The third component is autonomy to take decisions and actively being part of feedback loop. We discussed that frontline functionaries need autonomy to implement tasks which need adapting to contexts. Lack of this autonomy and implementation through centrally stipulated rules can lead to inefficiencies and rough edges. For instance, the Gujjar community example in Himachal Pradesh needed special action from functionaries. Without that it is not possible to devise customised solutions to such contexts.

The front line functionary need not always be the decision making authority to be able to adapt to policies. They can also function as ears on the ground sending active feedback on functioning of policies. Such feedback helps in broadly two ways -

(i) it helps improve the policy customising it to conditions. For instance, Glewwe and Karthik Muralidharan summarise four different observed effects of providing learning resources to school[v] “four different studies found that distributing textbooks and resources to schools had no impact on learning – but for four completely different reasons (and so with different implications about what might work and hence what should be done differently next time). In one case the books were just locked up in a storage cupboard and never made it to the kids, in one the textbooks were just too hard, so that only the few brightest kids could even read them, in another case they were effective the first year, but the second year parents stopped spending their own money on books, so the overall impact dropped back to zero in the second year, and in another there was only a positive impact where teachers were also being paid based on their performance.”[4] An active functionary on ground would report these realities and similarly an active local authority would devise ways to address this depending on the context.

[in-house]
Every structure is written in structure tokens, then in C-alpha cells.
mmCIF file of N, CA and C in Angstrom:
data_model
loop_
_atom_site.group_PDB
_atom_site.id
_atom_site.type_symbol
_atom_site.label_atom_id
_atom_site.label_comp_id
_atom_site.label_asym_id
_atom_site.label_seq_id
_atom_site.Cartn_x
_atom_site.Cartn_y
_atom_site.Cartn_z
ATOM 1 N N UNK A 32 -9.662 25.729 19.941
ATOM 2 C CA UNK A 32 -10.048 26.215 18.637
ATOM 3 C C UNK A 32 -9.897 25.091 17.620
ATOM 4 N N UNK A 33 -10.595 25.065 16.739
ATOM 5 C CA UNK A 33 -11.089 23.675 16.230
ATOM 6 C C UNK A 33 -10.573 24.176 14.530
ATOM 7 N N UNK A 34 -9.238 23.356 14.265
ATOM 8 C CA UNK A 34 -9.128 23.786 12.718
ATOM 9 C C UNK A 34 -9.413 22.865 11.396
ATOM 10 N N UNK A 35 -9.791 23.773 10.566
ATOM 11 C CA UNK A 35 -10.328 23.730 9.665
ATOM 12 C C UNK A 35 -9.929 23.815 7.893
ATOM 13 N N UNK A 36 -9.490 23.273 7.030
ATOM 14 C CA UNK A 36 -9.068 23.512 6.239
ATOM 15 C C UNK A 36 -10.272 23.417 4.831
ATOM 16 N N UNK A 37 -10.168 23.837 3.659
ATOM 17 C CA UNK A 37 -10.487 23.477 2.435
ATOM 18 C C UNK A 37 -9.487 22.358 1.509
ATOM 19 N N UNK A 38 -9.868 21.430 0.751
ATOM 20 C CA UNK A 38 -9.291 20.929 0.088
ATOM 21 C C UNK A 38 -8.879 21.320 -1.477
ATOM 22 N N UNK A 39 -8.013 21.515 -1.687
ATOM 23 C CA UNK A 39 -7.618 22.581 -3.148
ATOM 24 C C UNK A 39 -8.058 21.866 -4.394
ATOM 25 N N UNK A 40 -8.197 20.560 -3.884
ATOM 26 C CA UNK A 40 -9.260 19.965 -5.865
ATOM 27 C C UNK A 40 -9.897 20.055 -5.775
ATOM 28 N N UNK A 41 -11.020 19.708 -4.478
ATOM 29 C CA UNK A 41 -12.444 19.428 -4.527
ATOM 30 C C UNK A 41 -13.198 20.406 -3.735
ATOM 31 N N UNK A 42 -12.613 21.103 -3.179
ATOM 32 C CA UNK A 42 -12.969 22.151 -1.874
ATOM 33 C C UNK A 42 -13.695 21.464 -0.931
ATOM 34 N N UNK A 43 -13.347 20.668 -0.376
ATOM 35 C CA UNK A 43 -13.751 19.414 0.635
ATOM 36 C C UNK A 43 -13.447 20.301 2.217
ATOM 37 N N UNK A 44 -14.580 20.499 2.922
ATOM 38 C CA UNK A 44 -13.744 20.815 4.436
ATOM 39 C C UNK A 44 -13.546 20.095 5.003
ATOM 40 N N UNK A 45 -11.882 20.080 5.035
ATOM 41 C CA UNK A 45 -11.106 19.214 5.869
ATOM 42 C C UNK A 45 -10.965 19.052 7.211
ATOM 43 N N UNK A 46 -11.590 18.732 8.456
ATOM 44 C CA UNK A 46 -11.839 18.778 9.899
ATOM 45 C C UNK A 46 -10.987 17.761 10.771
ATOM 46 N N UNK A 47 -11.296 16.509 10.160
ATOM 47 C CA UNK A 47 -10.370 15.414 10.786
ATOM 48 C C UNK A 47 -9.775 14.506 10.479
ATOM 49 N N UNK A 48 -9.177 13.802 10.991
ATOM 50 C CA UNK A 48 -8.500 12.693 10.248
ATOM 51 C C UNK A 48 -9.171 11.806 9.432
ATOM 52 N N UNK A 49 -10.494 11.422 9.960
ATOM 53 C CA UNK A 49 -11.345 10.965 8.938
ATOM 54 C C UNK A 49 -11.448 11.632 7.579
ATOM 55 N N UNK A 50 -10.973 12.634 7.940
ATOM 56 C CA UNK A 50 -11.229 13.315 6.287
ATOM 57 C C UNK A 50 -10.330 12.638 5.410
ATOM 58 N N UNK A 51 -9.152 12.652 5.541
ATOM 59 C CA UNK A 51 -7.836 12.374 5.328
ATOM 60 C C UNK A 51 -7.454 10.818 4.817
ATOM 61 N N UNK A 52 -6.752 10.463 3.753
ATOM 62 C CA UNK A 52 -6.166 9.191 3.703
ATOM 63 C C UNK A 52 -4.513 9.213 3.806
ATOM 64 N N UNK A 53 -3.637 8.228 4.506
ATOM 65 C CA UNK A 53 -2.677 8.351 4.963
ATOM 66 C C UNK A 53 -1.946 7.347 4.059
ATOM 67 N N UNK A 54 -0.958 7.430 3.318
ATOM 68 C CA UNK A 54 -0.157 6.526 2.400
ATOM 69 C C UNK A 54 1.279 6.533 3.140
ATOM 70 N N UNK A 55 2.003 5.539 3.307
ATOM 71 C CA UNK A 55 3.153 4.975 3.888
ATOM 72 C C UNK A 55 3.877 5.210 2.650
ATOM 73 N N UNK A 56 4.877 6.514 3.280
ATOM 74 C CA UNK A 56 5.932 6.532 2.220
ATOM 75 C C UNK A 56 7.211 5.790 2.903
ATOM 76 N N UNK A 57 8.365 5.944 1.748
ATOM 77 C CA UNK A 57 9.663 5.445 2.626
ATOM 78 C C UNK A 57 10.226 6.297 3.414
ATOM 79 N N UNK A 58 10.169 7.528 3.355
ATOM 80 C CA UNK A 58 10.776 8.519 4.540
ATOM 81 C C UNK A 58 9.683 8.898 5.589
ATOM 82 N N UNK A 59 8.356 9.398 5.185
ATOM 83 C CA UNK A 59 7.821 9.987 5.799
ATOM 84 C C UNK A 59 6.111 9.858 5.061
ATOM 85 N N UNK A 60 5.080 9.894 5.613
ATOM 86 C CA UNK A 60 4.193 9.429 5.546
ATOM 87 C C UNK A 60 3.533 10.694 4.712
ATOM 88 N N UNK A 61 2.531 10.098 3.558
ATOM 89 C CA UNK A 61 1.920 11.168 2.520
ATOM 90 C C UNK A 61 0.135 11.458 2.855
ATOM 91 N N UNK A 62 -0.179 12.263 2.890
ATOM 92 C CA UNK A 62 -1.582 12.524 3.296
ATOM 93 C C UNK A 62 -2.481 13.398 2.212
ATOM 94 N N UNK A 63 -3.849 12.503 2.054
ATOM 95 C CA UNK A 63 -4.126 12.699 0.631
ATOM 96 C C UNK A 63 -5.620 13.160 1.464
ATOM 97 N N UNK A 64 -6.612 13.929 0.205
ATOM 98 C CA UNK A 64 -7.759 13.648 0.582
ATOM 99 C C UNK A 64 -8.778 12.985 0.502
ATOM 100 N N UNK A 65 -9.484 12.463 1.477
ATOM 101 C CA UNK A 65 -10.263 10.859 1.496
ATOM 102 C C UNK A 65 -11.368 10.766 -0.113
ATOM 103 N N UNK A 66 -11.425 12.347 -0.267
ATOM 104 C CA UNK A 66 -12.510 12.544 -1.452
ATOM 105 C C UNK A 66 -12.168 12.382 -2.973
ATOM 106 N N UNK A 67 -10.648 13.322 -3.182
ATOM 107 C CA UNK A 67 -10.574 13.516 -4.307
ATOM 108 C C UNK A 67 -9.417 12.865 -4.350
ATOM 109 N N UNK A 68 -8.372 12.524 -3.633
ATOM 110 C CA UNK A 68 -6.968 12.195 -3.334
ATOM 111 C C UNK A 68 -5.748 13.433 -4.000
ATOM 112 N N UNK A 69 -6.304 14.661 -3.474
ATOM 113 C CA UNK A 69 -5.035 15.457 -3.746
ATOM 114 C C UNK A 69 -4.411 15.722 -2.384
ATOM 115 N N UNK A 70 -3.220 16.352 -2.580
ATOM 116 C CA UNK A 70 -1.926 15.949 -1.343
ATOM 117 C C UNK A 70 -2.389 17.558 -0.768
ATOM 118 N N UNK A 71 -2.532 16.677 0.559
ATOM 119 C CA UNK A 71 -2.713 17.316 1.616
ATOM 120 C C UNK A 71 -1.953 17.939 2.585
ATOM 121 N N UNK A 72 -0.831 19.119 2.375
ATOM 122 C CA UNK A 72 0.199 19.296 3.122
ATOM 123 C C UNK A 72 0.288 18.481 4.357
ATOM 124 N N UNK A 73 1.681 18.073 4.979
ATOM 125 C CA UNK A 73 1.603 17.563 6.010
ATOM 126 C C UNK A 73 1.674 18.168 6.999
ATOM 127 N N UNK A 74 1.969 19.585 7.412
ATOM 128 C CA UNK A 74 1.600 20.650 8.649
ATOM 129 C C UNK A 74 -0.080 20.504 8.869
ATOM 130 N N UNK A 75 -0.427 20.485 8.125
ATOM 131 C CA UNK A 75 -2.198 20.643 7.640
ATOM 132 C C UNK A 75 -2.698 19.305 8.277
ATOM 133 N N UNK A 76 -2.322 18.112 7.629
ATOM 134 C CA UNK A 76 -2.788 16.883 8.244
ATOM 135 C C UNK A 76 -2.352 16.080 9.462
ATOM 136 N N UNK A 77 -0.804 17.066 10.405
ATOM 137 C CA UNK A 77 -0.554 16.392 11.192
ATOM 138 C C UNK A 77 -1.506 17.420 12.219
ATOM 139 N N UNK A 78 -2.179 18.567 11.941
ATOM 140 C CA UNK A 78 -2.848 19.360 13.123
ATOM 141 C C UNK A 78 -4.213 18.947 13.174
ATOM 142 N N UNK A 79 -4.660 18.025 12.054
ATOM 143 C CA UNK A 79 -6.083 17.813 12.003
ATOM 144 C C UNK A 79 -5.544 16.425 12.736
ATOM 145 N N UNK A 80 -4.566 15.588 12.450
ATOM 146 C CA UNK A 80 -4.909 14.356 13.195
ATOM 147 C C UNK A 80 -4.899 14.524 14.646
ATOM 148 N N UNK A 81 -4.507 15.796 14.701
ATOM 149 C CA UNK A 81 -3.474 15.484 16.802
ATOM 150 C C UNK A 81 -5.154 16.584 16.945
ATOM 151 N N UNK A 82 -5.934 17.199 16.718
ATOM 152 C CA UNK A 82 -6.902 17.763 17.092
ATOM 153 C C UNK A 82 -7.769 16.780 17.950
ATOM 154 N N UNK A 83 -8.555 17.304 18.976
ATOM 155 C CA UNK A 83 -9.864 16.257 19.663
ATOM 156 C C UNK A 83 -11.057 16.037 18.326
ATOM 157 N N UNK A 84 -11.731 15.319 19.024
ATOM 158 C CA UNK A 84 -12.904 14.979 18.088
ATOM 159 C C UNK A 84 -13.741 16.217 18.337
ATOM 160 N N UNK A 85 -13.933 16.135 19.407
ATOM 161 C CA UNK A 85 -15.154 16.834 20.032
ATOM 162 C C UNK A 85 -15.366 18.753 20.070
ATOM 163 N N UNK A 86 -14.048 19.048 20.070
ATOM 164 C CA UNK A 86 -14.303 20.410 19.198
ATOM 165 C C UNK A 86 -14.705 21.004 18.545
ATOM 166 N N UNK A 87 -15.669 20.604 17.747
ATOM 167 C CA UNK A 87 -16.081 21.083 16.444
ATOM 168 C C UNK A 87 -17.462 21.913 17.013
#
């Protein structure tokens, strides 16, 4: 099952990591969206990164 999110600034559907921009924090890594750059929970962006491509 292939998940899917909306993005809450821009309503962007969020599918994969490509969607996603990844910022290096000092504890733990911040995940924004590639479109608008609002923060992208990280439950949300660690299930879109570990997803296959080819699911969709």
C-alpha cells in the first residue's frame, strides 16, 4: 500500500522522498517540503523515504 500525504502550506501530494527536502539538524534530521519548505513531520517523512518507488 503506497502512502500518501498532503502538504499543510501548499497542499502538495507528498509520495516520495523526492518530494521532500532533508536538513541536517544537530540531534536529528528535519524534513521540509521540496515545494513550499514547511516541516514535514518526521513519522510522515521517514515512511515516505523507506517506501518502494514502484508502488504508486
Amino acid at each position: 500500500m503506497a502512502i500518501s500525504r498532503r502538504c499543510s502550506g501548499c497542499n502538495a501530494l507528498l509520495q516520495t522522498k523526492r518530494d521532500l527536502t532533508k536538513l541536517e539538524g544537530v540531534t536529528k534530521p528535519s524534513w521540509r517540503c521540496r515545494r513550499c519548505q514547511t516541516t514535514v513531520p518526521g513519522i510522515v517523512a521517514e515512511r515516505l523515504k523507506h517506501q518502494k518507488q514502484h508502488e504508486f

(ii) it helps realise the necessities of other pre requisites to realise policy goals. A deficiency need not be always in the design of a particular policy but it can also be the realisation of necessity of other pre requisites to be able achieve the goal of initial policy. The evolution of Bangladesh Rehabilitation Assistance Committee, a Bangladesh NGO, as narrated by The Economist illustrates this. “BRAC is a sort of chaebol (South Korean conglomerate) for social development. It began with microcredit, but found its poor clients could not sell the milk and eggs produced by the animals they had bought. So BRAC got into food processing. When it found the most destitute were too poor for micro-loans, it set up a programme which gave them animals. Now it runs dairies, a packaging business, a hybrid-seed producer, textile plants and its own shops—as well as schools for dropouts, clinics and sanitation plants.”[vi]